RhoA activation depends on MAM binding to phosphatidic acids and is independent of the co-receptor fibronectin.
Fig. 5. RhoA activation depends on MAM binding to phosphatidic acids and is independent of the co-receptor fibronectin.
Hela cells were incubated with bead-coupled GST-MAM7 for 1 hour either without (A) or with (B) prior masking of MAM binding epitopes on fibronectin with antibodies and F-actin stain with rhodamine-phalloidin. % cells with stress fibers (C) were determined from image analysis following treatment with non-specific antibody (+Fn) or treatment of cells with α-Fn antibody, thereby masking the MAM binding epitope on fibronectin (−Fn) and attachment of bead coupled to GST-MAM7 (MAM7) or coupled to GST (cont). Number of attached beads per cells was unchanged by treatment with α-Fn compared to control antibody (D). Hela cells were incubated with bead-coupled FnBPA FnBR1-11 (E) or F1 FUD (F) and stained with rhodamine-phalloidine (red). % cells with stress fibers (G) and number of attached beads per cell (H) were determined from image analysis following both treatments. Data shown are means ± standard deviation from twelve images (4 frames from n = 3). Images shown are of 1 hour time points and are representative of a set of three experiments. Bar, 10 µm. Beads attached per cell (I) and RhoA activation (J) were determined either with no prior treatment of cells (−, red bar), under constant treatment with PLC (blue bars) or after treatment of cells with PLC, removal of PLC and attachment of bead-coupled GST-MAM7 for the indicated time points (0–5 hours post recovery, black bars). RhoA activation was determined as the ratio of band intensities for RhoA-GTP and total RhoA and normalized to samples without PLC treatment and following 5 hours of attachment of GST-MAM7 beads (−, 100% activation). Data statistically significantly different from t = 0 (I) or the negative control (J) as per student's unpaired two-tailed t-test, p<0.05, are indicated (*).

MAM adhesion is necessary and sufficient to disrupt epithelial barrier function and promote bacterial transmigration

Vibrio parahaemolyticus mostly causes gastroenteritis and on rare occasions it can lead to systemic disease in immunocompromised patients. To better reflect the in vivo situation, we studied the effect of MAM on polarized intestinal epithelial (Caco-2) cells. Differentiated Caco-2 monolayers are a good model of the epithelium in the small intestine, the main site of V. parahaemolyticus infection. When grown on permeable supports, Caco-2 cells form monolayers with well differentiated brush border microvilli and properties resembling those of the small intestinal epithelium [34]. First, we studied the localization of MAM7 on polarized cell layers. MAM7 exclusively bound to the apical side of the epithelial layer, with the protein being enriched at cellular junctions (Fig. 6A). No binding was observed when MAM protein was added to the basolateral side (Fig. 6B). Similar to the effects seen in Hela cells, MAM-coupled beads and V. parahaemolyticus CAB4, but not a MAM deletion strain (CAB4ΔMAM), caused a significant increase in RhoA activation compared to untreated cells (Fig. 6C). Because MAM7 was enriched at cell junctions and RhoA activation is capable of affecting the distribution of tight junction proteins, we studied the localization of tight junction markers during infection with V. parahaemolyticus. Apical infection with CAB4 caused a re-distribution of the tight junction markers occludin and zonula occludens protein 1 (ZO-1) (Fig. 6D, G). In contrast, the distribution of both tight junction proteins remained unchanged when cells were infected with CAB4 from the basolateral side (Fig. 6E, H) or apically with the MAM knockout strain CAB4ΔMAM (Fig. 6F, I).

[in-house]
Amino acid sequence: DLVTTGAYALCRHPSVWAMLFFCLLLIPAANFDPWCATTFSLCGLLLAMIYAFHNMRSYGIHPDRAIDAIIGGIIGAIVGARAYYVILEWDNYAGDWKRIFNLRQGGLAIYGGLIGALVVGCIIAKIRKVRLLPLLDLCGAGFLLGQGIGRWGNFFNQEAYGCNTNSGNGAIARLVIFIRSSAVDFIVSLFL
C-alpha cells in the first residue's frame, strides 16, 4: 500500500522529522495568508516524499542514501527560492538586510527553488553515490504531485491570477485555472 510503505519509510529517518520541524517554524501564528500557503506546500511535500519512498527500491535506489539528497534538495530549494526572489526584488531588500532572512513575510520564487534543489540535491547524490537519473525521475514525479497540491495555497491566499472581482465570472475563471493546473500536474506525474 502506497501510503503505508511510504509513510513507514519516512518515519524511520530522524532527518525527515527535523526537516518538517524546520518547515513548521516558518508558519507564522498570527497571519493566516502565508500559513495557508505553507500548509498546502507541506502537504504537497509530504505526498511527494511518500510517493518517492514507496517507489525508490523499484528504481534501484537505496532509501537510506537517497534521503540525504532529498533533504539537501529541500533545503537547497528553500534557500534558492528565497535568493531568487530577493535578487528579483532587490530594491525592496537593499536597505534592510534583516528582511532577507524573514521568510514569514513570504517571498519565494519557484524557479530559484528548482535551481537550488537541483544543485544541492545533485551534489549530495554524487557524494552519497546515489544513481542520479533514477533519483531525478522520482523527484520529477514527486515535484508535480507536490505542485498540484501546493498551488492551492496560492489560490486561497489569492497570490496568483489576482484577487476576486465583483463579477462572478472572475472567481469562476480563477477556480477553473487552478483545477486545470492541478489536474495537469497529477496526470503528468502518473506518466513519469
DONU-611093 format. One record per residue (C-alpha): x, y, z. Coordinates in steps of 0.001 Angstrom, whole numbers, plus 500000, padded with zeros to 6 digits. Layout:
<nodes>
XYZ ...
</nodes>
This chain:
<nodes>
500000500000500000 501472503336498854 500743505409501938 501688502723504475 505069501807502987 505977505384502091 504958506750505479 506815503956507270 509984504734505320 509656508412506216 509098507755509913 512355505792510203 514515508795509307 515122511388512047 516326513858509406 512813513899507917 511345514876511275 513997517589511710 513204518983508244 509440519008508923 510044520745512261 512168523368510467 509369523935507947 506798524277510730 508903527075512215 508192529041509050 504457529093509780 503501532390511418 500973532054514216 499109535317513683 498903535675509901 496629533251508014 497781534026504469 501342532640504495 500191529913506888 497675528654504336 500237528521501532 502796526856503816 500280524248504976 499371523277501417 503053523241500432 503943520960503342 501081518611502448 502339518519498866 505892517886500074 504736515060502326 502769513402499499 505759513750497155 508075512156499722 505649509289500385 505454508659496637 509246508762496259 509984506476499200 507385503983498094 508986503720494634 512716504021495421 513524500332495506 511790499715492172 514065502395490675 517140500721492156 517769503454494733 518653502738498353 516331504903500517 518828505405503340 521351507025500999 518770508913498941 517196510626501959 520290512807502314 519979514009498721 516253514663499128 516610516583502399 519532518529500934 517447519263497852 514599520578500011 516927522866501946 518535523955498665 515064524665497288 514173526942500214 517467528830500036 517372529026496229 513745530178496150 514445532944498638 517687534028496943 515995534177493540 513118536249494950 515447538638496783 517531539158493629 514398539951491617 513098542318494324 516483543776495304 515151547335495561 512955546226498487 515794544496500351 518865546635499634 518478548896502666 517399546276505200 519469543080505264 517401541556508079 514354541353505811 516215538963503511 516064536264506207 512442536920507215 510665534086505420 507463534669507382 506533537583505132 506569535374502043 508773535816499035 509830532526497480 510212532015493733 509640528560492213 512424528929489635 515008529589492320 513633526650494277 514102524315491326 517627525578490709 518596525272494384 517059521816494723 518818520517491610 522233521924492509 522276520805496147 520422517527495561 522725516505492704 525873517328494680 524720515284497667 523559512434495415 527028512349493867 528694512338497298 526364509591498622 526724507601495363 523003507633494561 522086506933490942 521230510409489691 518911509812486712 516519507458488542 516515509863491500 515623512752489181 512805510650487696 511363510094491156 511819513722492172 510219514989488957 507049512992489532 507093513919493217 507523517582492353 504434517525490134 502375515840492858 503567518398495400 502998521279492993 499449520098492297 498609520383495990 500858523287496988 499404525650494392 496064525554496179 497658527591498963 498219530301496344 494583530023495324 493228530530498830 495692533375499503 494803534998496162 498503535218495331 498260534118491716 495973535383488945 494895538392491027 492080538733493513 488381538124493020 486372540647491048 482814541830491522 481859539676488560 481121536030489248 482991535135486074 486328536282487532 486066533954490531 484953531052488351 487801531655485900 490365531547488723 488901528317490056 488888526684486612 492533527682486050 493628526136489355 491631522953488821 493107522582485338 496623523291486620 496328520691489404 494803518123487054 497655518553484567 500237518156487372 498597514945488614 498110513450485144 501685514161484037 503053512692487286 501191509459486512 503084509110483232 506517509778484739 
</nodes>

MAM adhesion is necessary and sufficient to disrupt epithelial barrier function and promote bacterial transmigration.
Fig. 6. MAM adhesion is necessary and sufficient to disrupt epithelial barrier function and promote bacterial transmigration.
Purified GST-MAM7 was added to the apical (ap, A) or basolateral (bl, B) compartment of polarized Caco-2 layers and incubated for 2 hours. Samples were imaged by immunofluorescence microscopy using anti-GST and FITC-labeled secondary antibodies. Images shown are representative of a set of twelve images (4 frames from n = 3). Polarized Caco-2 layers were either left untreated or incubated with bead-coupled GST-MAM7 (MAM-bd), CAB4 or CAB4ΔMAM for two hours and Rho activation levels were determined as ratio of band intensities from RhoA-GTP and total RhoA (and normalized to untreated layers, 100% activation, C). Results significantly different from untreated are marked (*, n = 3). Polarized Caco-2 layers were infected with CAB4 from the apical side (D, G), CAB4 from the basolateral side (E, H) or CAB4ΔMAM from the apical side (F, I). Cells were immunostained with anti-occludin (D–F) or α-ZO-1 (G–I) and FITC-labeled secondary antibody. Images shown are representative of a set of 12 images (4 frames from n = 3). Transepithelial electrical resistance (TER) was measured following infection of polarized Caco-2 layers with CAB4 without (NT, white circles) or with prior treatment of cells with Y-27632 (black squares) or LIMKi (black triangles), (J). Bacterial recovery from the basolateral compartment following apical infection or from the apical compartment after 8 hours of basolateral infection (BL) was determined for CAB4 (black bars) or CAB4ΔMAM (blue bars) added at an MOI of 100 (K). Bacterial recovery from the basolateral compartment following apical infection for the indicated time points with CAB4ΔMAM reconstituted with a plasmid expressing MAM7 (black bars) or infected with a mixture of CAB4ΔMAM and bead-coupled GST-MAM7 (blue) or bead-coupled GST only (green), (L). TER was measured on polarized Caco-2 layers infected with CAB4 apically (black circles), CAB4 basolaterally (black squares) or CAB4ΔMAM apically (white circles) and normalized to basal TER prior to infection (100%), (M). Data shown in J-M are means ± standard deviation (n = 3).